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under Part VI of the Housing Act 1996, relating to the allocation of social housing, and those relating to homelessness under Part VII of the Act.
Ms Buck: To ask the Secretary of State for the Environment, Transport and the Regions what proportion of the capital expenditure in the Housing Corporation's Annual Development Programme from 2001-02 to 2003-04 will be for low-cost home ownership schemes. 
Mr. Mullin: Following our recent Spending Review, we are providing nearly £1 billion extra for investment in affordable housing through the Approved Development Programme over the four years 2000-01 to 2003-04. By 2003-04, the programme will be £1.2 billion a year, nearly double the planned level of investment following the 1998 Comprehensive Spending Review.
The proportion of the Housing Corporation's Approved Development Programme which will be directed towards low cost home ownership from 2001-02 to 2003-04 will depend on local and regional assessments of housing need. This reflects the more strategic approach being adopted by the Housing Corporation to ensure that resources are targeted effectively and meet local priorities.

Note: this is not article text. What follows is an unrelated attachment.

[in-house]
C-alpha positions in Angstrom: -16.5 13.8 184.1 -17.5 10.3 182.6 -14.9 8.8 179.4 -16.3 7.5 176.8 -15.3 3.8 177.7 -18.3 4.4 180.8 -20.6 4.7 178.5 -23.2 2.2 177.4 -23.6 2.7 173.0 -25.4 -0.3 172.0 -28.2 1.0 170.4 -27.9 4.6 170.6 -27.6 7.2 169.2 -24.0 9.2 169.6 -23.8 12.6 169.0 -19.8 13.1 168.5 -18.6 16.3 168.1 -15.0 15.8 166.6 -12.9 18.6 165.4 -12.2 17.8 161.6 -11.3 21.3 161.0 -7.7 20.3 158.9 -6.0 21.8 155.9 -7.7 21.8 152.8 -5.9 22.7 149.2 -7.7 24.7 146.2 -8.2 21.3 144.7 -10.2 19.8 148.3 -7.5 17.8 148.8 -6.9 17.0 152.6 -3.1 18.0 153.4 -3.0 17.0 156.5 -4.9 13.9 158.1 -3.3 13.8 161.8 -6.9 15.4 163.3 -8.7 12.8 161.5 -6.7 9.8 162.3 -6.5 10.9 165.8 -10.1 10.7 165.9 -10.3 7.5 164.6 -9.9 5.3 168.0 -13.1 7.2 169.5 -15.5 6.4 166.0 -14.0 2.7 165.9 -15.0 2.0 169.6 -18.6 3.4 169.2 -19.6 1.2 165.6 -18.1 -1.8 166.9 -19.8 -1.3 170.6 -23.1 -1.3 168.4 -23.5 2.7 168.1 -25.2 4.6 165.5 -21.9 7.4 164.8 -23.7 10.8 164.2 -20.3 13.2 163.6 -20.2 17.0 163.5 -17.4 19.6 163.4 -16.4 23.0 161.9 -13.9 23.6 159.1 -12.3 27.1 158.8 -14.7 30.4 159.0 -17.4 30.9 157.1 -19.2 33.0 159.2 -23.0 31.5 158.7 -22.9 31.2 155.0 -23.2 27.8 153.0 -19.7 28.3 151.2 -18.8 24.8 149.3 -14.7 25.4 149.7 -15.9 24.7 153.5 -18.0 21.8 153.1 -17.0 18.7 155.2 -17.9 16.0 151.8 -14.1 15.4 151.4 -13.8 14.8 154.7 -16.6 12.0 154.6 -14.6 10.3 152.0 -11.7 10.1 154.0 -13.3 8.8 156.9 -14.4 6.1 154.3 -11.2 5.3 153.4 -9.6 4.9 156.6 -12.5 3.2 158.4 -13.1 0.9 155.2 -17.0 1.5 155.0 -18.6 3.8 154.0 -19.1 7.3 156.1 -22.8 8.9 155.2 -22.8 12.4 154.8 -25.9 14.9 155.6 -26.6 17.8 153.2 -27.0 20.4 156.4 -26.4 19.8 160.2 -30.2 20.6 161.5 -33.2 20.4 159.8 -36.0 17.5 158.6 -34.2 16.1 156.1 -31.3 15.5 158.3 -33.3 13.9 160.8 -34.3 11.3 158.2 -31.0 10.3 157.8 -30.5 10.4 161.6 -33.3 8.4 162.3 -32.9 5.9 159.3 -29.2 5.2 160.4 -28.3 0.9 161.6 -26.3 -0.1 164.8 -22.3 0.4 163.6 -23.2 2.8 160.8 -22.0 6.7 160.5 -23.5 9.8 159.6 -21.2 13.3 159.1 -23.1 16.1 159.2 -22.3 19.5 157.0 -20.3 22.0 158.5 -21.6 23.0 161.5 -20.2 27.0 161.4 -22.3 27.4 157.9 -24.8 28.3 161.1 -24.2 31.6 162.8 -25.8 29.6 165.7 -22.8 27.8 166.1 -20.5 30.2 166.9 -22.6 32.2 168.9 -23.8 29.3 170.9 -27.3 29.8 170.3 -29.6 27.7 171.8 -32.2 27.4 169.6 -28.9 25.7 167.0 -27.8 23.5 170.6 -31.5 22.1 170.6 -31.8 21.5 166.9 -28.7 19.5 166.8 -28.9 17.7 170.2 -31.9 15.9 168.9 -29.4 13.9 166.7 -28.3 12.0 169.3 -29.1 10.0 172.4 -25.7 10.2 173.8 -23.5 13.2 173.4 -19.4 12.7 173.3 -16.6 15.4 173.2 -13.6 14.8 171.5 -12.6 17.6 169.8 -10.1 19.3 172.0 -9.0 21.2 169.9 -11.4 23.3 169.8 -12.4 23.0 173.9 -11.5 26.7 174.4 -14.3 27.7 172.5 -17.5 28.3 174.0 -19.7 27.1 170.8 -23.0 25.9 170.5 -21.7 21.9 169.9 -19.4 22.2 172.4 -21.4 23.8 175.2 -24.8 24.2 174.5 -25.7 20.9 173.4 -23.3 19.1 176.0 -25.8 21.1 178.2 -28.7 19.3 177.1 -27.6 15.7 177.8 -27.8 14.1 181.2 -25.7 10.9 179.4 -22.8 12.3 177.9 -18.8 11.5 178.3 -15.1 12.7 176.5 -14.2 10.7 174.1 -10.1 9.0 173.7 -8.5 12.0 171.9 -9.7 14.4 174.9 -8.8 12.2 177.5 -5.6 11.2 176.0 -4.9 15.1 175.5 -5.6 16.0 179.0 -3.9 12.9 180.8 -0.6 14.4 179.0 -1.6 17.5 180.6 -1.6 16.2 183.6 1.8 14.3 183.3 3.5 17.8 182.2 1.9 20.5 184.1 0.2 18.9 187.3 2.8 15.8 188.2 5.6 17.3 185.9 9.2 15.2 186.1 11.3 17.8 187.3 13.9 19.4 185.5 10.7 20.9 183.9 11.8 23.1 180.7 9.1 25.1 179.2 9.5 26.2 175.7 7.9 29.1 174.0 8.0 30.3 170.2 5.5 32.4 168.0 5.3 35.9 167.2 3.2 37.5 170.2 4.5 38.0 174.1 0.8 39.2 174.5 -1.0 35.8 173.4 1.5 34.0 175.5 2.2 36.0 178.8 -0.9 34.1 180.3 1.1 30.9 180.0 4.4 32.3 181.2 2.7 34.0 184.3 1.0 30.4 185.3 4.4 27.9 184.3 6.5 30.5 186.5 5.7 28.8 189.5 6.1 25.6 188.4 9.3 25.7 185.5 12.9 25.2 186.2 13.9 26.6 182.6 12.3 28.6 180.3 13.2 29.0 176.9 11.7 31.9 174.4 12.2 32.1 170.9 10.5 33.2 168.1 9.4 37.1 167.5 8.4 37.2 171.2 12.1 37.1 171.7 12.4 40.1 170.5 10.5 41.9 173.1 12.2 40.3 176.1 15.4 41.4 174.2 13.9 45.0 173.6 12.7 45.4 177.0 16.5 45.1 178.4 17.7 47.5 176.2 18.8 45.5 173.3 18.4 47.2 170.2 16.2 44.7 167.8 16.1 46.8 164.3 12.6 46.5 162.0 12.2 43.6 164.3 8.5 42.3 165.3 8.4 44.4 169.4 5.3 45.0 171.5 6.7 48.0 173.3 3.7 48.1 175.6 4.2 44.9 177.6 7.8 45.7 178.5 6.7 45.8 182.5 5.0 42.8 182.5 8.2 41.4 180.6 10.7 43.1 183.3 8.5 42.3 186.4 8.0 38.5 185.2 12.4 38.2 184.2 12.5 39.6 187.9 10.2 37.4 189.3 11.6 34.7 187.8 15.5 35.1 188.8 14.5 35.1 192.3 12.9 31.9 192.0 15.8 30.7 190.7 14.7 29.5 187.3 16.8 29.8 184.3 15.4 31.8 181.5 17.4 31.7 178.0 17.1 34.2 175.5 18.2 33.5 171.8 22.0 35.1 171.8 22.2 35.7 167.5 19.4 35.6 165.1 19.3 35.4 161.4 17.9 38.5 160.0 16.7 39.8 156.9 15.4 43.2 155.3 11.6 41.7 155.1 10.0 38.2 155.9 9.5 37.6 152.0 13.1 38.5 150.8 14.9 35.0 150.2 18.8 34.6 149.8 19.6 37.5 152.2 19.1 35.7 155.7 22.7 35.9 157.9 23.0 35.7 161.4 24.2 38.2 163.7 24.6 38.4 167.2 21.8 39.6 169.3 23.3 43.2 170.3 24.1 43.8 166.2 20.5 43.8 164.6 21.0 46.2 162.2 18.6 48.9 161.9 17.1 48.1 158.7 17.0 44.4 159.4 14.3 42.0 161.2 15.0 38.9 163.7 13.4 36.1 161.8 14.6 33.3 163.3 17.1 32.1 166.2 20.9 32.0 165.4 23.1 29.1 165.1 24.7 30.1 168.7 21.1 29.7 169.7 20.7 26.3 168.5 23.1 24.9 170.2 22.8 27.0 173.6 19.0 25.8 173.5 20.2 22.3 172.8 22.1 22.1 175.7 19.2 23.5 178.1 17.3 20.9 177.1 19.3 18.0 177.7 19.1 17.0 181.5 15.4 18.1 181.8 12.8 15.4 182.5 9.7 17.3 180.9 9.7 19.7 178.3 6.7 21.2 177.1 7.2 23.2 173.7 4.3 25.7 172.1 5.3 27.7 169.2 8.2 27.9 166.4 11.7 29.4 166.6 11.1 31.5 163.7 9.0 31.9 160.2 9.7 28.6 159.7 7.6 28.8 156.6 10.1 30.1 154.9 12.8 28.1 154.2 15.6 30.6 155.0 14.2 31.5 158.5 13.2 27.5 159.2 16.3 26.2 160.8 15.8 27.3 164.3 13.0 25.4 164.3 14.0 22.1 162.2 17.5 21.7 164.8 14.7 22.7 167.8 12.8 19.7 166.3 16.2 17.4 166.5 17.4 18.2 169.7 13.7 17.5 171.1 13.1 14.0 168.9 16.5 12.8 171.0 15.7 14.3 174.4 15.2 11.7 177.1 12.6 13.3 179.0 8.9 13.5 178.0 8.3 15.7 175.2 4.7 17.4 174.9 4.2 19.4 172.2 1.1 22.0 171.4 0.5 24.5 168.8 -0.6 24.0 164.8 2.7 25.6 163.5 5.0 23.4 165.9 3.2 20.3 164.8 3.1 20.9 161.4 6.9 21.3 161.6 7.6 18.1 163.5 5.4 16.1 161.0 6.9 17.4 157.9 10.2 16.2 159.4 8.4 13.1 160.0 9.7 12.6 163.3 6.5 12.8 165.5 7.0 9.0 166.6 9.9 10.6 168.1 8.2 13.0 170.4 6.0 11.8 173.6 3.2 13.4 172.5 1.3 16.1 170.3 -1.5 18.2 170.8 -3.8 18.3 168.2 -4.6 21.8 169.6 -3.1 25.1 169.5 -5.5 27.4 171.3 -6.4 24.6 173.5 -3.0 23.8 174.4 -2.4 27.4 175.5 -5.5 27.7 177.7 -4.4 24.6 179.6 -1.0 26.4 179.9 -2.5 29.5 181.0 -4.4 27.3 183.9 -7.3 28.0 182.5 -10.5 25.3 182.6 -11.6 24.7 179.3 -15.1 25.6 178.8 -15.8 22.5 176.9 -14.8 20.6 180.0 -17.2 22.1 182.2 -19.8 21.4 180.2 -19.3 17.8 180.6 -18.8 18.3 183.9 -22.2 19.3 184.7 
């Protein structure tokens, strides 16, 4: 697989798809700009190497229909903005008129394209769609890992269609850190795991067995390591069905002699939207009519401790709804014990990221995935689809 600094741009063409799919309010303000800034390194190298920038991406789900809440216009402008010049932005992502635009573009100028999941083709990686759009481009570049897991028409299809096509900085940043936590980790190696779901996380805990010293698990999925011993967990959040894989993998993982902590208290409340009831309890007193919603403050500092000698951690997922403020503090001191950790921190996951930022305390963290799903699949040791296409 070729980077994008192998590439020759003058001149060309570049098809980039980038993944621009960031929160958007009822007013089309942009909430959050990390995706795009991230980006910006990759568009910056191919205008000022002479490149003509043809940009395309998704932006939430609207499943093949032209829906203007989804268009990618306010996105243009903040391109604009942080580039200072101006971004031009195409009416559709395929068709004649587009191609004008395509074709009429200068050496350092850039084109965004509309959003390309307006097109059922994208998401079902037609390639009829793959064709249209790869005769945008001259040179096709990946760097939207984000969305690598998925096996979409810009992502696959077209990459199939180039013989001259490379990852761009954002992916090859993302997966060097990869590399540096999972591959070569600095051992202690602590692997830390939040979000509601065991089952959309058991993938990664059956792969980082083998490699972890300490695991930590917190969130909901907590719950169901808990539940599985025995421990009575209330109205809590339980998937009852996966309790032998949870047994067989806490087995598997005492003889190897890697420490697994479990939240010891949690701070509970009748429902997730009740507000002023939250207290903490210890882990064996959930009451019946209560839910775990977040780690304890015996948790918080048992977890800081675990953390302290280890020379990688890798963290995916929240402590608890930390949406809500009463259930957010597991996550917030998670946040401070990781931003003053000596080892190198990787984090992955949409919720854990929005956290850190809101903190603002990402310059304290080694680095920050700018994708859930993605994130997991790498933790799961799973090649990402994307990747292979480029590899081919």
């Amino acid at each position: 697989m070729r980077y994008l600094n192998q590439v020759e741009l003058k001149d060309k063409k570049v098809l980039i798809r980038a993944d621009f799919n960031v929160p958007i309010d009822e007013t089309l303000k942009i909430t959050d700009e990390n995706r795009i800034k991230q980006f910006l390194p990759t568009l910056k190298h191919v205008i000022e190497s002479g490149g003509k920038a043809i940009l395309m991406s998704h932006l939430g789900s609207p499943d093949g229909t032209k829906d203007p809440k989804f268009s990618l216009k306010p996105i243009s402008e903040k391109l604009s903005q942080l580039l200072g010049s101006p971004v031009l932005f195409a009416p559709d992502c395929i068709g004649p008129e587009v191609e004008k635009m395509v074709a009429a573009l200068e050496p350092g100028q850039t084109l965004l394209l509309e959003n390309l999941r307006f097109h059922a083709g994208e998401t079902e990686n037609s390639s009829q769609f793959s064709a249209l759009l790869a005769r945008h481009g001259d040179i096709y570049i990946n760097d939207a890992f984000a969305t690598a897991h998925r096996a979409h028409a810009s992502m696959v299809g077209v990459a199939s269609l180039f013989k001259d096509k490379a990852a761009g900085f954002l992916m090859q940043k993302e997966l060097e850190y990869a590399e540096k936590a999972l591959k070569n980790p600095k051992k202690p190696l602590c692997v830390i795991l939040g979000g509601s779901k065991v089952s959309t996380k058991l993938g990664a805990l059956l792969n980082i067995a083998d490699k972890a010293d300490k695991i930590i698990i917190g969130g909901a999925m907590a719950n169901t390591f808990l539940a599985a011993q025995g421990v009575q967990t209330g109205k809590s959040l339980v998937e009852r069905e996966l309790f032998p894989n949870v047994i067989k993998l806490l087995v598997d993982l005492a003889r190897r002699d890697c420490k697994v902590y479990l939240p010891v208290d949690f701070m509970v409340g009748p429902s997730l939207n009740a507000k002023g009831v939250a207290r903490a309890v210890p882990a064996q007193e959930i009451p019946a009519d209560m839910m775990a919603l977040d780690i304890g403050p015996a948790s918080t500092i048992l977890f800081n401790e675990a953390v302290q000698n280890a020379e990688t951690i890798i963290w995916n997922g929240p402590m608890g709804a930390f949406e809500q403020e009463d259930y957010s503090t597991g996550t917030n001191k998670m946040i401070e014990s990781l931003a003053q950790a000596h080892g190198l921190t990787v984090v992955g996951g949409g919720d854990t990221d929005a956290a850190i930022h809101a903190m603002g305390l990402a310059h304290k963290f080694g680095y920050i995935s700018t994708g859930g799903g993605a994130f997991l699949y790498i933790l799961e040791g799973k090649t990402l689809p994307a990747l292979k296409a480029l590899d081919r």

In addition to the Approved Development Programme funding, our spending plans for the same period include an additional £250 million in further support of low cost home ownership. The additional resources will fund the new Starter Homes Initiative, which was proposed in the Housing Green Paper, to help key workers to achieve home ownership in high price, high demand areas.
Ms Buck: To ask the Secretary of State for the Environment, Transport and the Regions what plans he has to require registered social landlords to have regard to the provisions of the Code of Guidance on Parts VI and VII of the Housing Act 1996 where stock transfer has taken place.